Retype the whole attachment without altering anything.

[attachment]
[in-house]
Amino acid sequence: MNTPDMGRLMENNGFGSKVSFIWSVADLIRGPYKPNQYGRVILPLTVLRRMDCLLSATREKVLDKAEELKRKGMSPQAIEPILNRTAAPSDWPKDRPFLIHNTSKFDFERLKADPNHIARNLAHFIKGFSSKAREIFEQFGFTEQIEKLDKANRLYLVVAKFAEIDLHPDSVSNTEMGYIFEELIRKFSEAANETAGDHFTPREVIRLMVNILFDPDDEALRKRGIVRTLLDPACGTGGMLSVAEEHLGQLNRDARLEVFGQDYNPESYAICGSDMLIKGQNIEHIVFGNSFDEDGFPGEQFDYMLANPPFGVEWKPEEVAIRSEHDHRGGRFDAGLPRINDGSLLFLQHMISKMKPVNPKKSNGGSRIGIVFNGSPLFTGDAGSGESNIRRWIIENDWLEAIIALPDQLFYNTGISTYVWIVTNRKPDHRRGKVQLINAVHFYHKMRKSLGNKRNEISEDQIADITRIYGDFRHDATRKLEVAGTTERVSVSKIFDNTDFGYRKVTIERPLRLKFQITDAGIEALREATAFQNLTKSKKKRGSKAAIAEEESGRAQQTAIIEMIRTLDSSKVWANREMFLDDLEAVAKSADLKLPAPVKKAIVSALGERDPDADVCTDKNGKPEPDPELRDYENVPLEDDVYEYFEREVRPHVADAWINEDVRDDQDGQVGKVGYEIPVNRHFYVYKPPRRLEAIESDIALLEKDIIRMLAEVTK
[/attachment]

[in-house]
Amino acid sequence: MNTPDMGRLMENNGFGSKVSFIWSVADLIRGPYKPNQYGRVILPLTVLRRMDCLLSATREKVLDKAEELKRKGMSPQAIEPILNRTAAPSDWPKDRPFLIHNTSKFDFERLKADPNHIARNLAHFIKGFSSKAREIFEQFGFTEQIEKLDKANRLYLVVAKFAEIDLHPDSVSNTEMGYIFEELIRKFSEAANETAGDHFTPREVIRLMVNILFDPDDEALRKRGIVRTLLDPACGTGGMLSVAEEHLGQLNRDARLEVFGQDYNPESYAICGSDMLIKGQNIEHIVFGNSFDEDGFPGEQFDYMLANPPFGVEWKPEEVAIRSEHDHRGGRFDAGLPRINDGSLLFLQHMISKMKPVNPKKSNGGSRIGIVFNGSPLFTGDAGSGESNIRRWIIENDWLEAIIALPDQLFYNTGISTYVWIVTNRKPDHRRGKVQLINAVHFYHKMRKSLGNKRNEISEDQIADITRIYGDFRHDATRKLEVAGTTERVSVSKIFDNTDFGYRKVTIERPLRLKFQITDAGIEALREATAFQNLTKSKKKRGSKAAIAEEESGRAQQTAIIEMIRTLDSSKVWANREMFLDDLEAVAKSADLKLPAPVKKAIVSALGERDPDADVCTDKNGKPEPDPELRDYENVPLEDDVYEYFEREVRPHVADAWINEDVRDDQDGQVGKVGYEIPVNRHFYVYKPPRRLEAIESDIALLEKDIIRMLAEVTK